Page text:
Originally posted on The Sports Post  |  Last updated 6/5/13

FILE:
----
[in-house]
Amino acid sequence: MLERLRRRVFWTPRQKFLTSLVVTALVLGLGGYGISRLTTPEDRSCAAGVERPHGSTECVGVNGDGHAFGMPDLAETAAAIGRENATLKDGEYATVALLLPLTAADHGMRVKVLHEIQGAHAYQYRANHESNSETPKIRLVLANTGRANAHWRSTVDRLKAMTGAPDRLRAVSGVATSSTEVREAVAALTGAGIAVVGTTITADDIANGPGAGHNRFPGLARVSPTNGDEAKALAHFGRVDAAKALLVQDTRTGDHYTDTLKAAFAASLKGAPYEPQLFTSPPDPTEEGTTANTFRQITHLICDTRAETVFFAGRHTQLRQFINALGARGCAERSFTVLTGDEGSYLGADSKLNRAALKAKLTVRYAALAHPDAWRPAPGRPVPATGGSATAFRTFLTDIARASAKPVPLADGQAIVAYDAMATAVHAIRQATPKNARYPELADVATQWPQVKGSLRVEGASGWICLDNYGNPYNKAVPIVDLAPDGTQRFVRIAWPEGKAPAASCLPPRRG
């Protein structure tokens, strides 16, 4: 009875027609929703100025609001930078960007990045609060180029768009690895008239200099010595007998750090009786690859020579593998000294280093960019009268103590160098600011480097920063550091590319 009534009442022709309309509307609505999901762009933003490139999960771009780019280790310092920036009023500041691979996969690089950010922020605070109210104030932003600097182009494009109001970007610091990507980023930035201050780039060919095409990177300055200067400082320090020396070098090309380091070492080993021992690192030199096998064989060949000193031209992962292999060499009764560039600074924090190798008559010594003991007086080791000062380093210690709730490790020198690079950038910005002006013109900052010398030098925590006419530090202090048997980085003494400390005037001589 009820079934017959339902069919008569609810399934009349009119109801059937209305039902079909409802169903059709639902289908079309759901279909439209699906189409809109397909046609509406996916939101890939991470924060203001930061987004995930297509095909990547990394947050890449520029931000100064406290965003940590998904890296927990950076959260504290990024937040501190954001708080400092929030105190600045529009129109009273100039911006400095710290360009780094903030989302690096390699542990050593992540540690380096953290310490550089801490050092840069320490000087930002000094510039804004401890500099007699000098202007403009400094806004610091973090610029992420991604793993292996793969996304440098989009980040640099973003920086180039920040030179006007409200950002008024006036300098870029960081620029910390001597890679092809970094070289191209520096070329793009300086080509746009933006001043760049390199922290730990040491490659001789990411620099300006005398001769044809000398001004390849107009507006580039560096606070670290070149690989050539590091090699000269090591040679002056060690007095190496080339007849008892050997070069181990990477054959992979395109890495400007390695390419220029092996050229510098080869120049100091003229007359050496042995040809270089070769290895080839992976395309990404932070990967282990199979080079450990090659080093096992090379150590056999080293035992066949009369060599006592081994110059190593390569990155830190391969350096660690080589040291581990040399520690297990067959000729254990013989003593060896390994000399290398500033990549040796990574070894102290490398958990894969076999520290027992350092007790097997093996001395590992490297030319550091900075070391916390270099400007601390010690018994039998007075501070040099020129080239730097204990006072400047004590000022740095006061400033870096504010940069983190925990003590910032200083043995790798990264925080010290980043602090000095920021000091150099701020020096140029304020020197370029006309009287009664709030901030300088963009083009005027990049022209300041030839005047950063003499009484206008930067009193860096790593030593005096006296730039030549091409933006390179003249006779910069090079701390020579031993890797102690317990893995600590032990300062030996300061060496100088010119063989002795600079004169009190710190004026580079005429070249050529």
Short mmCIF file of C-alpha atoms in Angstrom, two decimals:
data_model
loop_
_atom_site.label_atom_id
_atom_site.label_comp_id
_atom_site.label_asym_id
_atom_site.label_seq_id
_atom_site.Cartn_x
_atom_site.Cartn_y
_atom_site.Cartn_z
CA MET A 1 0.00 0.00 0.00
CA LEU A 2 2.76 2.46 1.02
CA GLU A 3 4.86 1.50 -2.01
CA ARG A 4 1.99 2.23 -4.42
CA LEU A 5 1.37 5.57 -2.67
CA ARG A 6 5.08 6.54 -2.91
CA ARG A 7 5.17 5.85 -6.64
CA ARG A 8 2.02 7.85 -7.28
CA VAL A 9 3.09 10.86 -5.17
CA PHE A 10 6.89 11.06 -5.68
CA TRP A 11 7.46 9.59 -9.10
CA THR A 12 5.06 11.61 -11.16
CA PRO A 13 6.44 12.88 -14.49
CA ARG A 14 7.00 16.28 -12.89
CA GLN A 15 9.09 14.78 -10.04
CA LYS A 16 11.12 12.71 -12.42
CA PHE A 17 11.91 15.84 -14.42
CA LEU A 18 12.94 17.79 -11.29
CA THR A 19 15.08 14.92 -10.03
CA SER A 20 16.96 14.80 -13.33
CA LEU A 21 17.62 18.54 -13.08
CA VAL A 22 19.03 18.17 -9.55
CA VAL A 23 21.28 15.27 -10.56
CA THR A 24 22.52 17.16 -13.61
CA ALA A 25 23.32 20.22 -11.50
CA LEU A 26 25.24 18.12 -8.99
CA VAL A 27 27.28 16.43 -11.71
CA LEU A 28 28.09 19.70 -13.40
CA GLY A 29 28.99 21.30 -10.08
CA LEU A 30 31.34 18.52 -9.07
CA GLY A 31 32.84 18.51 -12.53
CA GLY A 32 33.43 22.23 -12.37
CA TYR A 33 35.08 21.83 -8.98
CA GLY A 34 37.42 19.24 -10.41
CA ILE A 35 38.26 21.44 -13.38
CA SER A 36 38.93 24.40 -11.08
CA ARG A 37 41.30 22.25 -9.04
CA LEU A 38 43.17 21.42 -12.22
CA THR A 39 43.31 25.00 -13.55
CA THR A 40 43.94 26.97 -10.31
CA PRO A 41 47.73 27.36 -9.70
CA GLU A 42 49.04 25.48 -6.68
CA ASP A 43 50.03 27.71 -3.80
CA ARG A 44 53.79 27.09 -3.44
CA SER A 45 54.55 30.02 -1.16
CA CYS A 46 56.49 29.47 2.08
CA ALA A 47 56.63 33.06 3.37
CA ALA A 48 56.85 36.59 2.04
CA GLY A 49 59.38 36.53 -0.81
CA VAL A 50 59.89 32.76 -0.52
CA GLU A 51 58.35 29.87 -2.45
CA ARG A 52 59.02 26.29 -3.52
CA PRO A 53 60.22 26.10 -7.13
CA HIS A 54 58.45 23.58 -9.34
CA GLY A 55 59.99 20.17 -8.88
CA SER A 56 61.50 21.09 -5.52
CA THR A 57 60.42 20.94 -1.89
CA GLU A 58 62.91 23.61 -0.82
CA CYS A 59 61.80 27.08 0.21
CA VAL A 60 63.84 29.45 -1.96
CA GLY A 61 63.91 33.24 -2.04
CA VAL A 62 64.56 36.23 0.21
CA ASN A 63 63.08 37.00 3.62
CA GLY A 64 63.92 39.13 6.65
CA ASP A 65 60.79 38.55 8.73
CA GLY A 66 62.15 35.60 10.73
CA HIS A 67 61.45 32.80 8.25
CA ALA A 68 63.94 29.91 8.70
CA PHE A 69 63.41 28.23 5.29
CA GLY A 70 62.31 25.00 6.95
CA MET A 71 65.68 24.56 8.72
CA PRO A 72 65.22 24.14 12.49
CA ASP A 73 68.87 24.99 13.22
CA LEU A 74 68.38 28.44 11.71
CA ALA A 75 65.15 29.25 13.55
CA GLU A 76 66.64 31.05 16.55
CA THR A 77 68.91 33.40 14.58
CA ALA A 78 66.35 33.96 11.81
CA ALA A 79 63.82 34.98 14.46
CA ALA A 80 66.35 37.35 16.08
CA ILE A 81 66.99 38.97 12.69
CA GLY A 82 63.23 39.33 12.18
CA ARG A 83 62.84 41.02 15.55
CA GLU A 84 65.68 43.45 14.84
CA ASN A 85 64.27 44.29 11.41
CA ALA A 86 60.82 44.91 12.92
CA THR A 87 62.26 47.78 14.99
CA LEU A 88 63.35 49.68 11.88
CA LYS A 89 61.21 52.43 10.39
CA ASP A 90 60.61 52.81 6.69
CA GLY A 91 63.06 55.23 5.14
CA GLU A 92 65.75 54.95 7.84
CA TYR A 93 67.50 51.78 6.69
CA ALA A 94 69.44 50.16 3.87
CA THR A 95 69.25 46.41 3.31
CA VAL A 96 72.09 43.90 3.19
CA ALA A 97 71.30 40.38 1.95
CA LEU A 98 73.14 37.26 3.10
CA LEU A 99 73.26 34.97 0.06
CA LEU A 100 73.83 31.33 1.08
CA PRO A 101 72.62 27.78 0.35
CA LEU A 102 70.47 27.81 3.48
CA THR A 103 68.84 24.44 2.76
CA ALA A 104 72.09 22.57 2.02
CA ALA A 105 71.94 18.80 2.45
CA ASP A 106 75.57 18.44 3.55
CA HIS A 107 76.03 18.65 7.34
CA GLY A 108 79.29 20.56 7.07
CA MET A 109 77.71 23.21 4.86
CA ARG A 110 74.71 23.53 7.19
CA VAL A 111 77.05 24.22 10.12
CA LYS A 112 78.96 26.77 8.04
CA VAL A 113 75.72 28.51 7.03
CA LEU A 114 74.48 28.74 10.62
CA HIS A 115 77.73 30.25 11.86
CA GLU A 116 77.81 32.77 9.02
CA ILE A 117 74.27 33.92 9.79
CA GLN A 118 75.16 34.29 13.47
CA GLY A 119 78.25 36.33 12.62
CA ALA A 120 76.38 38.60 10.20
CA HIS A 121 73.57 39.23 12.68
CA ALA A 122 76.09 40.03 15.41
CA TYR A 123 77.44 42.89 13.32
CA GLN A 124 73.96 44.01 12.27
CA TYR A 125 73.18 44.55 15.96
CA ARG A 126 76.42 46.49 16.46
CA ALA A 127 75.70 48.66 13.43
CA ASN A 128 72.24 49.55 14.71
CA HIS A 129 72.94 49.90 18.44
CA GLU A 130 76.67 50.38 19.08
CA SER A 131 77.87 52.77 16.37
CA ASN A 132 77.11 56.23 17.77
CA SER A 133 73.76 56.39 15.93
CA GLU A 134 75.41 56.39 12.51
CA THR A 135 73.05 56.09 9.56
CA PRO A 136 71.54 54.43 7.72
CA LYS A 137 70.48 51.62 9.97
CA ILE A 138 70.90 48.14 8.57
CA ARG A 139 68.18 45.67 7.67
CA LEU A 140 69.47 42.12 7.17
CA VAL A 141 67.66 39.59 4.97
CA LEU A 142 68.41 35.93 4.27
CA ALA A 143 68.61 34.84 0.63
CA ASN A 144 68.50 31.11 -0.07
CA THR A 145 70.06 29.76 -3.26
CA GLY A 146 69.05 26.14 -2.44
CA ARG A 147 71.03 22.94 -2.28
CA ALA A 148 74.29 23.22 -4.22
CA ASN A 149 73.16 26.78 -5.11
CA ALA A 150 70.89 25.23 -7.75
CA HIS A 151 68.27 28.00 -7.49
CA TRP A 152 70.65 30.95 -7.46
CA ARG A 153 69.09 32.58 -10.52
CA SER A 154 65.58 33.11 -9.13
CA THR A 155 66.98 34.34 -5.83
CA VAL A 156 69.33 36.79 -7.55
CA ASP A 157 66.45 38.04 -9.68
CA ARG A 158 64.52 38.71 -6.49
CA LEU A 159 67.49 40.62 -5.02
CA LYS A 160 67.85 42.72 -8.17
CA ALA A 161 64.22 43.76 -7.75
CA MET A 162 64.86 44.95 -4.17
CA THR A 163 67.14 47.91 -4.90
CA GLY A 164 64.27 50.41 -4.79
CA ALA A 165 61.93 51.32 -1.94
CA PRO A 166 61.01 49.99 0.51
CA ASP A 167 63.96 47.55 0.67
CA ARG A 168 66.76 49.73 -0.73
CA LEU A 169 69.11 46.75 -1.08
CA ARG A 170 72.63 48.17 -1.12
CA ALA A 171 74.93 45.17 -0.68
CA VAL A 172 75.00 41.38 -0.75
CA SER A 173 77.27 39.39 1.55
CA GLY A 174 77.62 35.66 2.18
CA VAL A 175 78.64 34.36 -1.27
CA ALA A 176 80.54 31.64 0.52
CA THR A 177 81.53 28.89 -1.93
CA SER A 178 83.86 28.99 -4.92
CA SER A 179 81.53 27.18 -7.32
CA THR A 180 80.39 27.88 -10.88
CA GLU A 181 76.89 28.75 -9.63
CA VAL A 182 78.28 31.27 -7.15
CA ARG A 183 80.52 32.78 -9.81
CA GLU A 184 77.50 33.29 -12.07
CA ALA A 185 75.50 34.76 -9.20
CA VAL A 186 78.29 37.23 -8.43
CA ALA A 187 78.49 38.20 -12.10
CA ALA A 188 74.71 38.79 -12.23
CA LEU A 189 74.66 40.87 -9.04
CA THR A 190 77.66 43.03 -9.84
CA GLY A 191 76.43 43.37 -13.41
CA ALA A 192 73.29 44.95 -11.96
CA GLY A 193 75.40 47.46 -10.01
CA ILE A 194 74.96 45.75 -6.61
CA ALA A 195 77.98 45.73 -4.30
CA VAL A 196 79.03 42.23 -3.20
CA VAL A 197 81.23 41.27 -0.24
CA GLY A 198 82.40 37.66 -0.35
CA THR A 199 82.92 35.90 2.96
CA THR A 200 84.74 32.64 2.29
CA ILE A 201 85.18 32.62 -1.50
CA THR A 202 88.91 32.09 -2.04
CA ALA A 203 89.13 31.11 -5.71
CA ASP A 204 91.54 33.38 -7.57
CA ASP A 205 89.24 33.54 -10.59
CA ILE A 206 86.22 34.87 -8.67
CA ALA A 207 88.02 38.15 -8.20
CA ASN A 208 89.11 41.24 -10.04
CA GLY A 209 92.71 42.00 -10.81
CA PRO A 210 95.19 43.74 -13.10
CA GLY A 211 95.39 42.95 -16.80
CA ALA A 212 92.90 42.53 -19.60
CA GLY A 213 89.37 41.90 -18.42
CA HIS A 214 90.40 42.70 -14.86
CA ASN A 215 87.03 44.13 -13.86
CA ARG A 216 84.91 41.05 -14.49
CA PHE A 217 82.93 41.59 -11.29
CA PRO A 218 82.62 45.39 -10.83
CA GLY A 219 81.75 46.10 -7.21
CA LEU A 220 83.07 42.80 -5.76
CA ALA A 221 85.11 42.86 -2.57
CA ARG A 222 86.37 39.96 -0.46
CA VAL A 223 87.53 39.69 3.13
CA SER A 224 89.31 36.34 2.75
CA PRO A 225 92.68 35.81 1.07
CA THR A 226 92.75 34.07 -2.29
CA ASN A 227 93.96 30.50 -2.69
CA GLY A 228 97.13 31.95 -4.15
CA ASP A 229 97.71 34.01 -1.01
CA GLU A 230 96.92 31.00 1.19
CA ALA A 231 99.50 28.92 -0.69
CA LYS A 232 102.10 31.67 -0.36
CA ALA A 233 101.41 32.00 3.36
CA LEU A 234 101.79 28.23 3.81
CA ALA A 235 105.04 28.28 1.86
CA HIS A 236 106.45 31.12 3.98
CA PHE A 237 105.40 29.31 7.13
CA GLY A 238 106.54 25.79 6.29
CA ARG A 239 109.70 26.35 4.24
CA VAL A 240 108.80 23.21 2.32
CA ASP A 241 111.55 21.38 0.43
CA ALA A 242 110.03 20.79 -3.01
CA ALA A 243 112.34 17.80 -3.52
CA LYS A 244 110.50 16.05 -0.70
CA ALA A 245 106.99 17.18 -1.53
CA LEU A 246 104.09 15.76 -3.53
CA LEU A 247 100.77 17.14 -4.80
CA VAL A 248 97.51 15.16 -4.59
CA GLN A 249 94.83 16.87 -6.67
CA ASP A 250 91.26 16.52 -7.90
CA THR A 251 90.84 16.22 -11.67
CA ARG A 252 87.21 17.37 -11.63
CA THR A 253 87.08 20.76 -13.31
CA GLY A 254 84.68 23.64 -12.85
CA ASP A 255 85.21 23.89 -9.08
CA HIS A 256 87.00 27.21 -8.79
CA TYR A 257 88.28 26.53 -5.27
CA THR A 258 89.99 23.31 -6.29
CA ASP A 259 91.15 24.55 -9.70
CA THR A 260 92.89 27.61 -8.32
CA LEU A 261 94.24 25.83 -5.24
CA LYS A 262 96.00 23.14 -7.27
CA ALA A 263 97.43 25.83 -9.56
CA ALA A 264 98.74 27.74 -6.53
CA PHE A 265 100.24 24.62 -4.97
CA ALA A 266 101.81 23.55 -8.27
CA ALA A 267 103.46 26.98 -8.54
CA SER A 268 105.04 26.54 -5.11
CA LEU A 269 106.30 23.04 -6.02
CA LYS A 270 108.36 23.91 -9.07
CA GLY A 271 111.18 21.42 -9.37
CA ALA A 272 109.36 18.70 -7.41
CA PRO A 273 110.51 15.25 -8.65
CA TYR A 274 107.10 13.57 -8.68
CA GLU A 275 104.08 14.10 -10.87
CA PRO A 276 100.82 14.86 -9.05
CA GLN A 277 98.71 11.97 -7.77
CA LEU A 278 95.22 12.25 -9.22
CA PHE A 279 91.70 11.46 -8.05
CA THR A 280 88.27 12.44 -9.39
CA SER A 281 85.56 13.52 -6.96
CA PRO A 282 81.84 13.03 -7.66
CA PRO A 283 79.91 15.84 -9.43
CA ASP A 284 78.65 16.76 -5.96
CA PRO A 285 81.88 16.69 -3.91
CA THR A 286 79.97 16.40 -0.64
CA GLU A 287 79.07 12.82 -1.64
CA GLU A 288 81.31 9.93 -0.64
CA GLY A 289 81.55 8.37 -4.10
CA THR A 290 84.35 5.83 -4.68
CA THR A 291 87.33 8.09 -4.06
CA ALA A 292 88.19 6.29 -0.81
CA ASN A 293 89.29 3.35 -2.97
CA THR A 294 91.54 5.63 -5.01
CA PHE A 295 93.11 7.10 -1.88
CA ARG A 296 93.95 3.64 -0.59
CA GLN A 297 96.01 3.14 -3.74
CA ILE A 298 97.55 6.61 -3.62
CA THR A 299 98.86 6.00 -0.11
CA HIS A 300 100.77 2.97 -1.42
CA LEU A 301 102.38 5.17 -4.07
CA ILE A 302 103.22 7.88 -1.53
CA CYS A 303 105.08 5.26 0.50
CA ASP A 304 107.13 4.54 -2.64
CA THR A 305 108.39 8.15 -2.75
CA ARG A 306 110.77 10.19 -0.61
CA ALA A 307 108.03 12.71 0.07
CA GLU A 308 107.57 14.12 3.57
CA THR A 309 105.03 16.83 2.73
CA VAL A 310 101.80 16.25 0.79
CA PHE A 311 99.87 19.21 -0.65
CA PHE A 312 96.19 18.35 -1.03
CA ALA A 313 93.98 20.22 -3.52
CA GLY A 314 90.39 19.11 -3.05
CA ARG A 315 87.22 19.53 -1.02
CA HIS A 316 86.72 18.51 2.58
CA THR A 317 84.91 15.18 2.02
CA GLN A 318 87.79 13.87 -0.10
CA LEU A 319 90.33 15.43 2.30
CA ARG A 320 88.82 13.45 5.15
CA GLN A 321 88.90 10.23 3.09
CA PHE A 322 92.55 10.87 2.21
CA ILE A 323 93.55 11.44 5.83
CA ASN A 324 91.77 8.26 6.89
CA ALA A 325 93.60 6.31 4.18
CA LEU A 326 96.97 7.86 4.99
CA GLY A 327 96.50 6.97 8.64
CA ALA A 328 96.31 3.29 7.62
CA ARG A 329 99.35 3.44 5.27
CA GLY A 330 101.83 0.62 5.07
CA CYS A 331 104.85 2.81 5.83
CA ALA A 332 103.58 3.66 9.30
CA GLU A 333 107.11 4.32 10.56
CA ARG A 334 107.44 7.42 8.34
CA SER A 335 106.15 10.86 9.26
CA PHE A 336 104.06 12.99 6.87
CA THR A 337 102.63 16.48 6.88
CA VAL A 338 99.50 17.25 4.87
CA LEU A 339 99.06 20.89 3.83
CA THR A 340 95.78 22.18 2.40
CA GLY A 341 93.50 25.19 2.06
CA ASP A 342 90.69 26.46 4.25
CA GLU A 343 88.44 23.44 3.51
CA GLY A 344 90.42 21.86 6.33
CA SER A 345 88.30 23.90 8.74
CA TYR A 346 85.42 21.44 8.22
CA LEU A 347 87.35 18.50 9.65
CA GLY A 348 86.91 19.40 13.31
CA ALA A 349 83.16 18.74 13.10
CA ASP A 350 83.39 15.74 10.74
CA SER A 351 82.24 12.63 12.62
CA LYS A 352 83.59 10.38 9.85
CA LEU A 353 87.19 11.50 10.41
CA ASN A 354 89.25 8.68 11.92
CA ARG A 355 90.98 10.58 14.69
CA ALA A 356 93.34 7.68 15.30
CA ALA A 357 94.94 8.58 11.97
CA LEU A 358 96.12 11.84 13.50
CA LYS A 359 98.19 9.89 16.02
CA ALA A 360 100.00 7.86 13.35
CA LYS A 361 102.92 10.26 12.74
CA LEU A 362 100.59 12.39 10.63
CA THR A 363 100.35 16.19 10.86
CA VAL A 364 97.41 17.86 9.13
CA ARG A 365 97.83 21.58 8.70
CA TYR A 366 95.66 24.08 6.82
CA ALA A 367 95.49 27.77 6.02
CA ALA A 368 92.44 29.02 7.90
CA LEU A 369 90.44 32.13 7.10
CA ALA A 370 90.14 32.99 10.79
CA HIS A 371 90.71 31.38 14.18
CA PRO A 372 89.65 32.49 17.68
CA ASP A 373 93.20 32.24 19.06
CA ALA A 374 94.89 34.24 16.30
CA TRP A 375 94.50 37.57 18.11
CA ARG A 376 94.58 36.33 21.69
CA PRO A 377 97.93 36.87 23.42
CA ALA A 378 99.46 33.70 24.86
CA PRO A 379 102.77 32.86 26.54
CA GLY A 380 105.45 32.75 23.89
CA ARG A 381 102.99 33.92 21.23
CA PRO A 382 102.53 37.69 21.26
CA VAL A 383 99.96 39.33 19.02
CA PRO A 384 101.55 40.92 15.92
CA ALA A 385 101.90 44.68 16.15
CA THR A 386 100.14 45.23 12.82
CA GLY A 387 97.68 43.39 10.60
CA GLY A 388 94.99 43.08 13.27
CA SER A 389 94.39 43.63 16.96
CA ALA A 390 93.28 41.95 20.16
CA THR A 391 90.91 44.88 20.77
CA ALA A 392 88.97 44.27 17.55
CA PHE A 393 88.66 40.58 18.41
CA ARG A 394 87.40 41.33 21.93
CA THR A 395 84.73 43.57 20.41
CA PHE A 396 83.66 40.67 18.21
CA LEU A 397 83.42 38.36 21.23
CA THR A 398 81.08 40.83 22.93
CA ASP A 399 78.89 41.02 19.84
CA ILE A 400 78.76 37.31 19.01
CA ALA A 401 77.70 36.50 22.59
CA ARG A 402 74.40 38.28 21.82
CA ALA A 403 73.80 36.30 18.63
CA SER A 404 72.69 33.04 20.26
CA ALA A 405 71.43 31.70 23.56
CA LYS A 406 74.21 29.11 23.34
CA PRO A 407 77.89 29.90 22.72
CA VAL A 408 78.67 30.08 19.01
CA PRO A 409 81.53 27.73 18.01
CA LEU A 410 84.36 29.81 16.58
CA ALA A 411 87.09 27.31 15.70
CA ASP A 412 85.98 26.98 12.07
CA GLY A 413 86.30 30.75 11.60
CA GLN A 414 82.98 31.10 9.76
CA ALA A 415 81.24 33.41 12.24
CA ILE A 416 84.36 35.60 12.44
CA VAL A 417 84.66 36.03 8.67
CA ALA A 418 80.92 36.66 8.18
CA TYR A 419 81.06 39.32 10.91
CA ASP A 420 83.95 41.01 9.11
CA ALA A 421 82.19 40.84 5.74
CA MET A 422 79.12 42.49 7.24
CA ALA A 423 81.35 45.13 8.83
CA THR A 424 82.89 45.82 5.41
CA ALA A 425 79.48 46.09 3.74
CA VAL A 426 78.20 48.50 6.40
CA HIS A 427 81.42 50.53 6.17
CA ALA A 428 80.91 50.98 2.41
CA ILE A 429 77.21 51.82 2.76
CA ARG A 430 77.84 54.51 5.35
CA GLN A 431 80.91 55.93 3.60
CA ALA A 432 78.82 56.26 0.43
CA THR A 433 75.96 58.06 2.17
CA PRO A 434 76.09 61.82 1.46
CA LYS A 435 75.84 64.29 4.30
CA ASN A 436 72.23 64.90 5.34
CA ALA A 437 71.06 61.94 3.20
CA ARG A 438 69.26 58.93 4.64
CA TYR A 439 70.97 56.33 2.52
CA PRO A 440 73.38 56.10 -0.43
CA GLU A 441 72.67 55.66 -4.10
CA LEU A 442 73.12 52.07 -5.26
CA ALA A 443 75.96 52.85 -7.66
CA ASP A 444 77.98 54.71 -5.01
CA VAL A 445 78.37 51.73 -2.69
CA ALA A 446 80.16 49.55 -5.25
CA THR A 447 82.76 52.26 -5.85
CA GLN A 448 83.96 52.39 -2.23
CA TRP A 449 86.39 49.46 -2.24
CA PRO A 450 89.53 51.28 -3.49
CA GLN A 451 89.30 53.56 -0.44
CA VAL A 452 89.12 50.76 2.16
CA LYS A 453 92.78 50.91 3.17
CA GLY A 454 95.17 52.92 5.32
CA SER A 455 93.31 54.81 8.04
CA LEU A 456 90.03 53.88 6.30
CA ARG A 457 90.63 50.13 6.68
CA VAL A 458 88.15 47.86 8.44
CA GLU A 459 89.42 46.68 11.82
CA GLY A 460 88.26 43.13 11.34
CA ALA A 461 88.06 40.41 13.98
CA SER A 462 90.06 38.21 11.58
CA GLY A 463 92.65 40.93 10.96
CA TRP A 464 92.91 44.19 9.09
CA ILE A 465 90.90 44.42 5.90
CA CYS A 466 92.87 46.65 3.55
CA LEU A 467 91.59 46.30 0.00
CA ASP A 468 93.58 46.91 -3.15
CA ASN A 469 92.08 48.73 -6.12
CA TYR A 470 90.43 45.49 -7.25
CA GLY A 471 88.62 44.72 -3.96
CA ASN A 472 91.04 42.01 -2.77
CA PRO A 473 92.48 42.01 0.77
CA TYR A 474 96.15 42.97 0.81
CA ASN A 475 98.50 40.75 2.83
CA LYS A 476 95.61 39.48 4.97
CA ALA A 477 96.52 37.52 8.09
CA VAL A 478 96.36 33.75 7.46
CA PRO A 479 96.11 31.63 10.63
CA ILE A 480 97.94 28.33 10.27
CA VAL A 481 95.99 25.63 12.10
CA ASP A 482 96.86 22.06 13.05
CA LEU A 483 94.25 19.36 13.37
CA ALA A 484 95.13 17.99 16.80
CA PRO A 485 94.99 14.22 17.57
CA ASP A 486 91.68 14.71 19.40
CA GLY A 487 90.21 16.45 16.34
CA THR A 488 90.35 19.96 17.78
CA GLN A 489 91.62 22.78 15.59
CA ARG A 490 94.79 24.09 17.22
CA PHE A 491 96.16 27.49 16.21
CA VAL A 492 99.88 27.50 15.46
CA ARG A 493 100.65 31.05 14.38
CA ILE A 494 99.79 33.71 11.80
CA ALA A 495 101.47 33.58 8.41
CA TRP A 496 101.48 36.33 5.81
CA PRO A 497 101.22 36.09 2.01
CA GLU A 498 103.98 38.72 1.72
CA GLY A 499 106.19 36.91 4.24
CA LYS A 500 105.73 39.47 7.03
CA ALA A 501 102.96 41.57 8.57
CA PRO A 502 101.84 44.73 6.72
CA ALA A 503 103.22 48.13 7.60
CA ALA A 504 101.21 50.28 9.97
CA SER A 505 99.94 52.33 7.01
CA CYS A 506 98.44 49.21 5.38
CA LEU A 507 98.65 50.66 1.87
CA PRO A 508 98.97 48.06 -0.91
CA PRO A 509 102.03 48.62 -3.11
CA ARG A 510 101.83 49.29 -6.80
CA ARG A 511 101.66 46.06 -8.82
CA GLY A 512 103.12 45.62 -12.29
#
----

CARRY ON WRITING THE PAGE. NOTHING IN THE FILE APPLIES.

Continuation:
The Spurs are more than just a couple of superstars: they're a team. (Credit) I don’t believe in destiny, but I do believe in symmetry. Sports stories don’t just go away without resolution, especially not in basketball, a league driven by storylines more than any other. Every stolen MVP, every questionable coaching decision, every "WTF?!?!" trade, and every historically relevant debate has been settled on the court, and we’re about to see the ultimate example in this year's NBA Finals. You know where I stand on the Heat. I think they’re a one man team, I think they represent all that’s evil in basketball, and I think they’re one championship away from destroying the game. You also know how I feel about the Spurs. They’re a team in the truest sense, they do things the right way, and they’re one championship away from saving the game. If you’re to believe everything you’ve spent your life being told about the game of basketball, that defense wins championship, that hard work beats talent, that teamwork trumps individuals, that coaching actually matters, that there’s a right way to do things, then the Spurs have to win this series. If you’re to believe everything you’ve spent the past three years being told about the game, that centers are dinosaurs, that star power controls the league, that three-point shooting is the way of the future, that the team with the best player wins, then the Heat have to win this series. If you’ve spent the past three years wondering which side was going to win out, you had to have known this series was coming. Really, there were several points where I thought it was here. I thought for sure that when Chicago played the Heat in 2011, they’d win and prove the point the Spurs have spent the past 14 years trying to make. They didn’t. They just weren’t good enough. The Thunder were too young; the Pacers too one-dimensional. It had to be the Spurs. They're the one team good enough to stand toe-to-toe with Miami and play them without caving into their style. As melodramatic as it sounds, the future of the NBA is on the line here. It’s good vs. evil, the battle for basketball’s soul, and the winner will dictate the next decade of NBA history. Don’t believe me? Consider the following: Indiana just drove Miami to seven games without a top-10 pick on their roster. Had they won, the rest of the league would have accepted that as a viable team building strategy. Smart drafting, with or without a bit of lottery luck, combined with a good trade here or there and one moderately expensive free agent signing can get you to the Finals. To an extent, that’s how San Antonio was built. Tim Duncan was admittedly a gift from the lottery gods, but the rest of their starting five? Danny Green was a Cleveland cast off, Tony Parker went 29th, Kawhi Leonard came in the same trade that gave Indiana George Hill, and Tiago Splitter went 28th out of Brazil. Manu Ginobili’s draft number (57) is higher than Erik Spoelstra’s age (42). The Spurs are smart, and if they win, other teams will believe they can win that way. The Heat aren’t smart. They’re lucky enough to play in a city high on palm trees and loose women and low on taxes and rules. Stick the Heat in Minnesota and we’re not having this conversation. Stick the Spurs in Guantanamo Bay and they’d still have to spend more on rings than Pat Riley does on hair gel. If the Heat win again this year, LeBron and the LeBronettes will be 2 for 3 on trips to the NBA Finals. Like it or not, they’ll be the heavy favorites going into next year as well, a biggy since it’ll be LeBron’s last before hitting free agency. Now, let’s say you’re a team debating which way to build. If you see LeBron making the Finals four times in a row and walking away with two or three rings, doesn’t the “sign three stars and figure the rest out later” method look awfully attractive? Hell yeah it does. If the Heat continue to win, the Clippers will continue to stick a square peg in a round hole with their ridiculous Chris Paul-Blake Griffin experiment, the Knicks will force the unholy abomination of Amarmelo Stoudanthony upon humanity, and teams like the Pacers and Spurs will go extinct faster than you can say Nando De Colo. Offseasons will turn into arms races between teams looking to bring in a second or third star, words like “defense” and “fit” will drop from the basketball lexicon like flies, and we’ll be forced to sit through six months of horrible basketball followed by two more months of horrible basketball, only we’ll be so entranced by the one-on-one battles between the stars that nobody but the diehards will notice. No team is going to try to build the way the Pacers and Spurs do because the stars will have proven it’s impossible to win that way. It’ll be like one giant episode of The Dating Game: rather than finding love (i.e players) the right way, they’ll try to cheat the system by pitching stars on utterly random crap. This is fun for exactly three or four cities and horrible for everyone else. I don’t care how cool the idea of a Kevin Durant-Chris Paul pairing would be: the star system kills real basketball. Watch the Spurs some time (and for most of you, the Finals will be among the first few times). That is real basketball. That is a real team, 12 guys who know how to play together, how to overcome individual weaknesses, and how to beat teams like the Heat by forcing them into games of actual basketball. When you watch the Spurs, you see a lot less of LeBron saying “get out of my way, I’m winning this game” and a lot more of the intangibles I’ve spent this whole column selling. I’m picking the Spurs in 7. I don’t know if it’s going to be right, I don’t even know if it’s smart. I could easily see a scenario in which LeBron runs them off the floor in four games. But I have to believe that everything the Spurs stand for means something. We’ve spent three years waiting for this battle, and if everything I’ve ever been told about basketball is true, the Spurs have to win. By: Sam Quinn Twitter: @Rhinos_Cry_Too